David Vs. Goliath: How To Compete With Bigger Businesses

Almost everybody loves an underdog.

Going back to the Biblical story of David and Goliath (and probably even further) it’s in our nature to root for “the little guy.” 

When Buster Douglas knocked out Mike Tyson (who can actually teach us plenty about powerful marketing) he was a 42-1 underdog. The upset became an instant international phenomenon and monumental sports memory.

Any time an underdog achieves victory, it’s compelling because it’s NEW. We like new things. When someone or something is on top forever, it gets boring. Eventually, the giant has to be toppled to some degree. There would be no innovation if it wasn’t for the underdog fighting spirit.

Now, don’t get me wrong. I’m sure a lot of us running small to midsize businesses would like to one day experience what it’s like to be the “Goliath” of our respective industries. But to get there, you got to accumulate your own string of “upsets” to get there.

This article is going to provide some perspective into how you can thrive in the role of the “little guy” or the new kid on the block.

You may be surprised to learn that there are advantages at your disposal that the big dogs don’t have.

Cloak Your Competition With The “Villain Effect.”

At Profile For Profit, we put a lot of emphasis on positioning your product or service. 

But what if you could also leverage positioning your competition?

To some degree or another, we humans flourish with a sort of “us vs. them” mentality. It’s the essence of competition. And when you’re a smaller operation, no one serves this role better than whoever is the big name in your space.

Think about it: MANY people do this everyday. They feel like large and powerful entities are fixing the game that we’re all trying to play…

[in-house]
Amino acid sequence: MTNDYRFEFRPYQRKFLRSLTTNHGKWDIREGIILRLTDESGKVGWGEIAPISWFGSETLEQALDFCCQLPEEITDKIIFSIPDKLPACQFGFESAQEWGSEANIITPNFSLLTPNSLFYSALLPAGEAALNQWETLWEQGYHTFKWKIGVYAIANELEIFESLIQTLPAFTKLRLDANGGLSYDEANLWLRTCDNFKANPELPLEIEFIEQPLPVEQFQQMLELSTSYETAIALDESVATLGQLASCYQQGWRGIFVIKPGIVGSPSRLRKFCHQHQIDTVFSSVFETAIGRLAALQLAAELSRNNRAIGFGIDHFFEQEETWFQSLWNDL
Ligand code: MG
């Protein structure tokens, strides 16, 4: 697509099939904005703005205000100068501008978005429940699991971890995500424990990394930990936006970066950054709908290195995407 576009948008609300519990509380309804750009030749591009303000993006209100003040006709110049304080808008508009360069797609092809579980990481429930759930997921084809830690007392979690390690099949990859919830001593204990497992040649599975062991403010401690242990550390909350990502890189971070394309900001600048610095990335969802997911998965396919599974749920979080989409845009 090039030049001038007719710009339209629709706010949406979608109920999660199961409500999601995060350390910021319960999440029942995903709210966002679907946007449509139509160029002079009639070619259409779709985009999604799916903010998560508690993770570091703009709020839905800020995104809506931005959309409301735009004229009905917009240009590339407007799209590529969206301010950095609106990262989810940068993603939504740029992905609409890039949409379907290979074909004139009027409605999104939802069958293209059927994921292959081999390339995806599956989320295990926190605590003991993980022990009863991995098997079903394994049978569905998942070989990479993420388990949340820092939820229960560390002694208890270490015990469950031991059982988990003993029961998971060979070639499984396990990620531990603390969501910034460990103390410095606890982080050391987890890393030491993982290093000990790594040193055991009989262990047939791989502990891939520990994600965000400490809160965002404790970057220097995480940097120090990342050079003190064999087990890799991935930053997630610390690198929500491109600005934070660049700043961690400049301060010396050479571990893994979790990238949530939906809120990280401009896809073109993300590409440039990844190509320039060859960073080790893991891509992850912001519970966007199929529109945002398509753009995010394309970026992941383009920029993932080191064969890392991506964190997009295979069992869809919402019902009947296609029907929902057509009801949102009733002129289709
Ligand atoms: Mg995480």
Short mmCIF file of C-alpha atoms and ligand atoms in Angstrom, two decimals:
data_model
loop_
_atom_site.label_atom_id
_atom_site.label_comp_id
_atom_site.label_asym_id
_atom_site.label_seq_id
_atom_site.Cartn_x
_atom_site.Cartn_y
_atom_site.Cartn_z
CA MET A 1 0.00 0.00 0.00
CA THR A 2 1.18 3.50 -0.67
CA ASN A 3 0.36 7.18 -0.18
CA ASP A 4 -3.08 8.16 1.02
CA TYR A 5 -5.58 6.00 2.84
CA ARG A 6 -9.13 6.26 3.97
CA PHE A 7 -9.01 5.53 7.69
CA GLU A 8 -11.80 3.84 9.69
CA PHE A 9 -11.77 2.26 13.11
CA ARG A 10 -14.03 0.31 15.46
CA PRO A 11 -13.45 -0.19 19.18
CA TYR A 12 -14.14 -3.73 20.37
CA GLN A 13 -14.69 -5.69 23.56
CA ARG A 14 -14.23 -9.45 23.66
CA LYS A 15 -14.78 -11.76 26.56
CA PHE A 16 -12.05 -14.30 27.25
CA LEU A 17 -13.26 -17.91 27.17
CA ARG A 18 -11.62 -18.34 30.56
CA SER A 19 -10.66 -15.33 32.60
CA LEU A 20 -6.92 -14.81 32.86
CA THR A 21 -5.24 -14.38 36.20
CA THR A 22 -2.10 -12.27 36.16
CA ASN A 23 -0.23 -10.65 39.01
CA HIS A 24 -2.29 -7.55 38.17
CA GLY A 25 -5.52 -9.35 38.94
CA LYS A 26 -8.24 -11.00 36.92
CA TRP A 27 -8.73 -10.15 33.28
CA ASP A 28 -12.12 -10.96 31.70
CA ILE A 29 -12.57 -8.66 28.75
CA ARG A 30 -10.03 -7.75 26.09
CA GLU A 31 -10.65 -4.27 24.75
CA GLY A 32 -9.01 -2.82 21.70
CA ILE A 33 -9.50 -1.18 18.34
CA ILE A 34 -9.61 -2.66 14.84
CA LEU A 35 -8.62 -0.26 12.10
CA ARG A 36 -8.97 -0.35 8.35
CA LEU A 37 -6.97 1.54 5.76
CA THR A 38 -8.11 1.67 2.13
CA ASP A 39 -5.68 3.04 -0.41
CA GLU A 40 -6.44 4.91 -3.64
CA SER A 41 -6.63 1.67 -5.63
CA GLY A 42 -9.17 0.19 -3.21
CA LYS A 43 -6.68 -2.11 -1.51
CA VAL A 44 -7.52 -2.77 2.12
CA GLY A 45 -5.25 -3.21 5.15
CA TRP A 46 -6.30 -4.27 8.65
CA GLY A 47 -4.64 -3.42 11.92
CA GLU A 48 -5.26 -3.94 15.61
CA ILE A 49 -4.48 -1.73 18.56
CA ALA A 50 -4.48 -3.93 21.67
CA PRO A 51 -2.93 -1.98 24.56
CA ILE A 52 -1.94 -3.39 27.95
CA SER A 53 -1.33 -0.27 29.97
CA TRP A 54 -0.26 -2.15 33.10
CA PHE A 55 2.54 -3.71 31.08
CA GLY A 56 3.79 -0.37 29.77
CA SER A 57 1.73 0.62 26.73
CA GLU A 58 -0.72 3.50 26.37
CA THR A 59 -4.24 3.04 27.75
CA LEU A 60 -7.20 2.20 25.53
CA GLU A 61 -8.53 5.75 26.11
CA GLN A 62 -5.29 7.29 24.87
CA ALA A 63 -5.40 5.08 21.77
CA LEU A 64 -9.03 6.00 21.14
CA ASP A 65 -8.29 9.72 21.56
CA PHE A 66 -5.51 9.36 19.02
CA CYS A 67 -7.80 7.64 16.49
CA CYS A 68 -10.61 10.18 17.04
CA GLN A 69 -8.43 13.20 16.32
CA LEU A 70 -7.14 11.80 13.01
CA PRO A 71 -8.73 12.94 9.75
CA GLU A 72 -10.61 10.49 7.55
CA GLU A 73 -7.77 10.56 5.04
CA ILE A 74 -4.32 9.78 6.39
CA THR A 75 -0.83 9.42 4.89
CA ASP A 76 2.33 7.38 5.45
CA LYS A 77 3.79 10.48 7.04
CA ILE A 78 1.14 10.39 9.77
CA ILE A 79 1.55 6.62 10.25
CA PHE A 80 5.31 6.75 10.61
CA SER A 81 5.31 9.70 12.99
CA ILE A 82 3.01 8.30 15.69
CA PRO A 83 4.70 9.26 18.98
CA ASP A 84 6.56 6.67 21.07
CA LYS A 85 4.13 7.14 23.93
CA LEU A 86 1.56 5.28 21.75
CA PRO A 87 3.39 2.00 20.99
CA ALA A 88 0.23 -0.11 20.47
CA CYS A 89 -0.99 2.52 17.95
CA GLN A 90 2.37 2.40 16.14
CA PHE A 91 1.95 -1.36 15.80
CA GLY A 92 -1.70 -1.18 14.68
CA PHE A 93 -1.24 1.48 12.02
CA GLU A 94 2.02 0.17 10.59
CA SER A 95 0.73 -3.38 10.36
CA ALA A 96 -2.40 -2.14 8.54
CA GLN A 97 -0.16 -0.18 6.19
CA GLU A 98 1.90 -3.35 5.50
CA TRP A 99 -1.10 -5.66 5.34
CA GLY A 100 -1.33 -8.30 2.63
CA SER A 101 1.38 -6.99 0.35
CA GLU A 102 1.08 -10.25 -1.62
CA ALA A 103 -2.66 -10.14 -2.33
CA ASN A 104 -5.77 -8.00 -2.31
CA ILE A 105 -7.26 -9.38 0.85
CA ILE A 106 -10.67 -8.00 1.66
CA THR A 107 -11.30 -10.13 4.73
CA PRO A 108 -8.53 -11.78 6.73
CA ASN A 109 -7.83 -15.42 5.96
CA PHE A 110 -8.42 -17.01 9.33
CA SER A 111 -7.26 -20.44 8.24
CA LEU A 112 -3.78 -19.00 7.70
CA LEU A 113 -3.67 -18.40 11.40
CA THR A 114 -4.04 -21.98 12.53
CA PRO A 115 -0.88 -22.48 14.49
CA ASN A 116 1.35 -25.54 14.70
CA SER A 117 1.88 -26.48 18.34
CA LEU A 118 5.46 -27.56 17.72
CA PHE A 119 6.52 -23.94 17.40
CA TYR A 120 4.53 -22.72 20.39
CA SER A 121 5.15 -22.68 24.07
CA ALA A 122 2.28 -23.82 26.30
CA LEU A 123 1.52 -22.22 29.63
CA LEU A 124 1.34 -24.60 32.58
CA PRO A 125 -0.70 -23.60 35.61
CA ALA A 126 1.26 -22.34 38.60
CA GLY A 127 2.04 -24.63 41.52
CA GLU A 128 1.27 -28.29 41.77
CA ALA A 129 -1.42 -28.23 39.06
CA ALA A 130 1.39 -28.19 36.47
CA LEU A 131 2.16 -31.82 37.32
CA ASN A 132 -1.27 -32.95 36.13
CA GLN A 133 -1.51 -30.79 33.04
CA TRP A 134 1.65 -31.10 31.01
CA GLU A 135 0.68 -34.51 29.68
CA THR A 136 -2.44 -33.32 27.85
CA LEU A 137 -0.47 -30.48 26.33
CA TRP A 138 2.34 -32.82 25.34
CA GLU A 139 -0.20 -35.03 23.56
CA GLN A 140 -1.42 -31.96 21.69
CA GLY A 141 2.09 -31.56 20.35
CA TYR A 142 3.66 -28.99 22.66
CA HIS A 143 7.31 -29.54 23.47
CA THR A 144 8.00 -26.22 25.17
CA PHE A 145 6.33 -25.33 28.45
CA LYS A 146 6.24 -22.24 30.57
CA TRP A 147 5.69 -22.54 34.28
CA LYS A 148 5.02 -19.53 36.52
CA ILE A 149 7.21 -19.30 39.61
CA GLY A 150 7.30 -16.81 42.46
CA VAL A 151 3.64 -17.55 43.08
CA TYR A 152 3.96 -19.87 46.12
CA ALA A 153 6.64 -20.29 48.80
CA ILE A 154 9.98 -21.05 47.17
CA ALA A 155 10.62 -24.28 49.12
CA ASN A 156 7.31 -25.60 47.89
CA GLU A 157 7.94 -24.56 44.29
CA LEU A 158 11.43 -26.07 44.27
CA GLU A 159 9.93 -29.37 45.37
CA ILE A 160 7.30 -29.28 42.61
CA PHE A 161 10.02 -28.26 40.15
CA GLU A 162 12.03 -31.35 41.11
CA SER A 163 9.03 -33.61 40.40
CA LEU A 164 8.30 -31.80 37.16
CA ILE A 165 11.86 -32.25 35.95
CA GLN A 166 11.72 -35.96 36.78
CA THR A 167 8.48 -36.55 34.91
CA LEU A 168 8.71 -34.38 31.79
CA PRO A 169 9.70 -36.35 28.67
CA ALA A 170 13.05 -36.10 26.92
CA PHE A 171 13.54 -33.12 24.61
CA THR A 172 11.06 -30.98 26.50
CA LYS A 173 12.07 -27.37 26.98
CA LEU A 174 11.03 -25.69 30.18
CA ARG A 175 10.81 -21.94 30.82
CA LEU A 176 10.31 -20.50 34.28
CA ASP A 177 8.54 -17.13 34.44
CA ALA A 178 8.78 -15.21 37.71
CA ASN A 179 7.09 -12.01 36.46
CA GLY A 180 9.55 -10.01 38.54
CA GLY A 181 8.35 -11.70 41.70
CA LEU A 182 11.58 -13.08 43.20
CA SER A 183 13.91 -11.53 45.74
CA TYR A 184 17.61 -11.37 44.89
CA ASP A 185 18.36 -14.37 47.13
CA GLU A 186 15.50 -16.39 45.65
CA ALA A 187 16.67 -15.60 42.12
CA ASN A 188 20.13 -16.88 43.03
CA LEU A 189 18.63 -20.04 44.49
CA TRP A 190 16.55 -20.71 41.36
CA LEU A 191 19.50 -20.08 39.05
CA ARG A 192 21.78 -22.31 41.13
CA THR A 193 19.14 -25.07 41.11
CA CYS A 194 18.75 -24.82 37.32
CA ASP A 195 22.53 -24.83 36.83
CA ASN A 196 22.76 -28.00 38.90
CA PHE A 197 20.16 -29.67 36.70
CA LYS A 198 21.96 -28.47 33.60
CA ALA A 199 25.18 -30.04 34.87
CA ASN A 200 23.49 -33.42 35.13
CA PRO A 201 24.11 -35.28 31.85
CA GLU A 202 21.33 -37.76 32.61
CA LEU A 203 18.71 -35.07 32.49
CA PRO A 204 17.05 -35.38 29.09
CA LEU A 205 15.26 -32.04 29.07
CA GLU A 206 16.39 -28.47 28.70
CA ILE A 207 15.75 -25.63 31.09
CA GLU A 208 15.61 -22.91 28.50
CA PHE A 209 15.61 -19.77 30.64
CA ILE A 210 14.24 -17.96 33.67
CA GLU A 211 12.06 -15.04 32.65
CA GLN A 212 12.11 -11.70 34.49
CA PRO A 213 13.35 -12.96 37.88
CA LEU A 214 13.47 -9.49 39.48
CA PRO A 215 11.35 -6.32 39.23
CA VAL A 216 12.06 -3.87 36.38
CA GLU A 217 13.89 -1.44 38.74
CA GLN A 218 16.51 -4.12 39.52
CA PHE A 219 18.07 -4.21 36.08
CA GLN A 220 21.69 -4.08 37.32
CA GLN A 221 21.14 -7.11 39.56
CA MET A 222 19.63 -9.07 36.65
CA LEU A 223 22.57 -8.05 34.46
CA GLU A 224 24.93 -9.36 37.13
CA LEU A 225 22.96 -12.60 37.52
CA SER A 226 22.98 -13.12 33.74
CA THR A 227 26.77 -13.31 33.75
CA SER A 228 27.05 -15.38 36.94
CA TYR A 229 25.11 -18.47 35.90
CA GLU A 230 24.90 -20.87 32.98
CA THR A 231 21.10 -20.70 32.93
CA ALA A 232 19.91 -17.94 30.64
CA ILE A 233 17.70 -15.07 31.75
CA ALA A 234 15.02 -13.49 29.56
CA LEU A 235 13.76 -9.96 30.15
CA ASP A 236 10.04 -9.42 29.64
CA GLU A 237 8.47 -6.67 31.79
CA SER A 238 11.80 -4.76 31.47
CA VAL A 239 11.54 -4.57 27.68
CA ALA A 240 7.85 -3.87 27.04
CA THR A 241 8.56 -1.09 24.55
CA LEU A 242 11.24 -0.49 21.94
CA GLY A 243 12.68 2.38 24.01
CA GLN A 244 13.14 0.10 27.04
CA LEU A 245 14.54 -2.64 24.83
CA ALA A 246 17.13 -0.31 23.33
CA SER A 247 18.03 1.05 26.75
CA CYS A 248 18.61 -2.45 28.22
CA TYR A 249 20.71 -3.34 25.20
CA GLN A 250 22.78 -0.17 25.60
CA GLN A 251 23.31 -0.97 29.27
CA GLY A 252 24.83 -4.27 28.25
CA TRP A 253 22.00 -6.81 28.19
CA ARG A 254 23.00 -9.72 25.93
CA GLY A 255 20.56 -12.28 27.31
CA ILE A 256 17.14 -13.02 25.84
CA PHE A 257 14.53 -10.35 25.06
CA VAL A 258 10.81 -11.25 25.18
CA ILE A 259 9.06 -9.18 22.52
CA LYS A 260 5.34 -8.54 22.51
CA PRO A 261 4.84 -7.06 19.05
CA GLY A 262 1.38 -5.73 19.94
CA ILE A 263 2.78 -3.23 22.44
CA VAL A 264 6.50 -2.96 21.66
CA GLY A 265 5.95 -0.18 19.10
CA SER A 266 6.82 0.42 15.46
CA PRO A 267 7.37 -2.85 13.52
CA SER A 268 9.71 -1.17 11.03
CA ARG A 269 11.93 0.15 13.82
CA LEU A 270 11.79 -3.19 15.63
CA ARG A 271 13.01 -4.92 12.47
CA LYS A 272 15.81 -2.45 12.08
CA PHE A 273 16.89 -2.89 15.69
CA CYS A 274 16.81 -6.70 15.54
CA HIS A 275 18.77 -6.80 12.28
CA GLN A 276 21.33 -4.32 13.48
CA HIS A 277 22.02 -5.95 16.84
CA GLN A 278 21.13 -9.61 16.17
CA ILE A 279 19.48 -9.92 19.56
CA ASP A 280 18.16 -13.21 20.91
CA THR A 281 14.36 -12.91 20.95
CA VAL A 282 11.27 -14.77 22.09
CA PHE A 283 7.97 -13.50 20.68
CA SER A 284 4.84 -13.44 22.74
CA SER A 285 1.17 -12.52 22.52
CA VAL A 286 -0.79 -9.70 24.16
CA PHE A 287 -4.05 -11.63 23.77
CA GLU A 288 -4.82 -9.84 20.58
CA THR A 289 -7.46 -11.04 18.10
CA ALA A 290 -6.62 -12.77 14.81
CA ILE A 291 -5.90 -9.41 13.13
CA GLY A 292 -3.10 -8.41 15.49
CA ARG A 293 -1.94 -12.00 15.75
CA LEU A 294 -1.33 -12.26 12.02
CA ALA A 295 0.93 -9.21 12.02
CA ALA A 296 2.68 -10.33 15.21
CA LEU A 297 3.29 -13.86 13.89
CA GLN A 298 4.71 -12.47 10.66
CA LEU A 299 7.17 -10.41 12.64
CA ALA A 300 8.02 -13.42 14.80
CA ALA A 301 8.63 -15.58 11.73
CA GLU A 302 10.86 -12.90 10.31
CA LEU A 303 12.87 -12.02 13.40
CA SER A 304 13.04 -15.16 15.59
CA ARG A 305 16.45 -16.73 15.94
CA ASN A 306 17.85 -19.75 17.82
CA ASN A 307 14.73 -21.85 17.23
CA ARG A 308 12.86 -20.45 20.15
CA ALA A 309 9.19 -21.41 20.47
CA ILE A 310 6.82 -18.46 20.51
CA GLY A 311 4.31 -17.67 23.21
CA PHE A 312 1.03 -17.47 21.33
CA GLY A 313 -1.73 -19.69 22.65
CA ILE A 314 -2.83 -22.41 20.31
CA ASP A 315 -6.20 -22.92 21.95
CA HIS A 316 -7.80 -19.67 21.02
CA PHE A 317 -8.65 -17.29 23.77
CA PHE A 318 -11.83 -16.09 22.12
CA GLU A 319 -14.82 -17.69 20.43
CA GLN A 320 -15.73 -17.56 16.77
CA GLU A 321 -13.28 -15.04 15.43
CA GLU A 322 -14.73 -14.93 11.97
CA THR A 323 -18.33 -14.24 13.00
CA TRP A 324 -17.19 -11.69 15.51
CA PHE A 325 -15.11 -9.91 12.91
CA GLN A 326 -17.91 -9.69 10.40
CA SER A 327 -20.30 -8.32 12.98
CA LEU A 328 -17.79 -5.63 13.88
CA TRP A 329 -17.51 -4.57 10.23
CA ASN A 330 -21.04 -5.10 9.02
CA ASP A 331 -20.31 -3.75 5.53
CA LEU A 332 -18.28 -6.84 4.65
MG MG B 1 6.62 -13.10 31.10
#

Insurance companies.

The banking system.

The political party opposite of yours.

The top 1% of wealth holders.

You can siphon some of this powerful human tendency by – ethically – associating the big player in your space with some of these negative, “elite” connotations. See if you can find ways to cast competing services in the role of the villain, and you’ll build a following that thinks of you when it’s time to buy.

You’ll need to put on your detective hat. But when you come across examples of your competition acting elite, blast the hell out of them to your tribe.

For example, maybe you find out that a major provider in your vertical tends to drop the ball when it comes to handling complaints. Maybe a new update or version of what they offer is causing more headaches than intended. These are perfect opportunities to hit your marketing platforms, talking about how the big fat Company X doesn’t care about people. It’s all about the numbers to them. Whereas your company makes sure customer satisfaction is held as the highest priority.

Don’t lie. Don’t make stuff up.

But when you see a weakness, jump on it!

“Never interrupt your enemy when he is making a mistake.”

Napoleon Bonaparte

Check out Reddit or Forums on the company’s website if they have them. What are customers bitching about? Where is your competitor dropping the ball?

Hearing frustrations straight from the horse’s mouth will trump any customer surveys that you conduct. See what their pressing problems are, and let them know that the big guys don’t care about them. 

People don’t want to feel like they’re’ just a number. And when you can – again, ethically – show them that’s what Company X treats them as….

…and that you’ll treat them better…

…the Villain Effect can be a game-changer for gaining traction.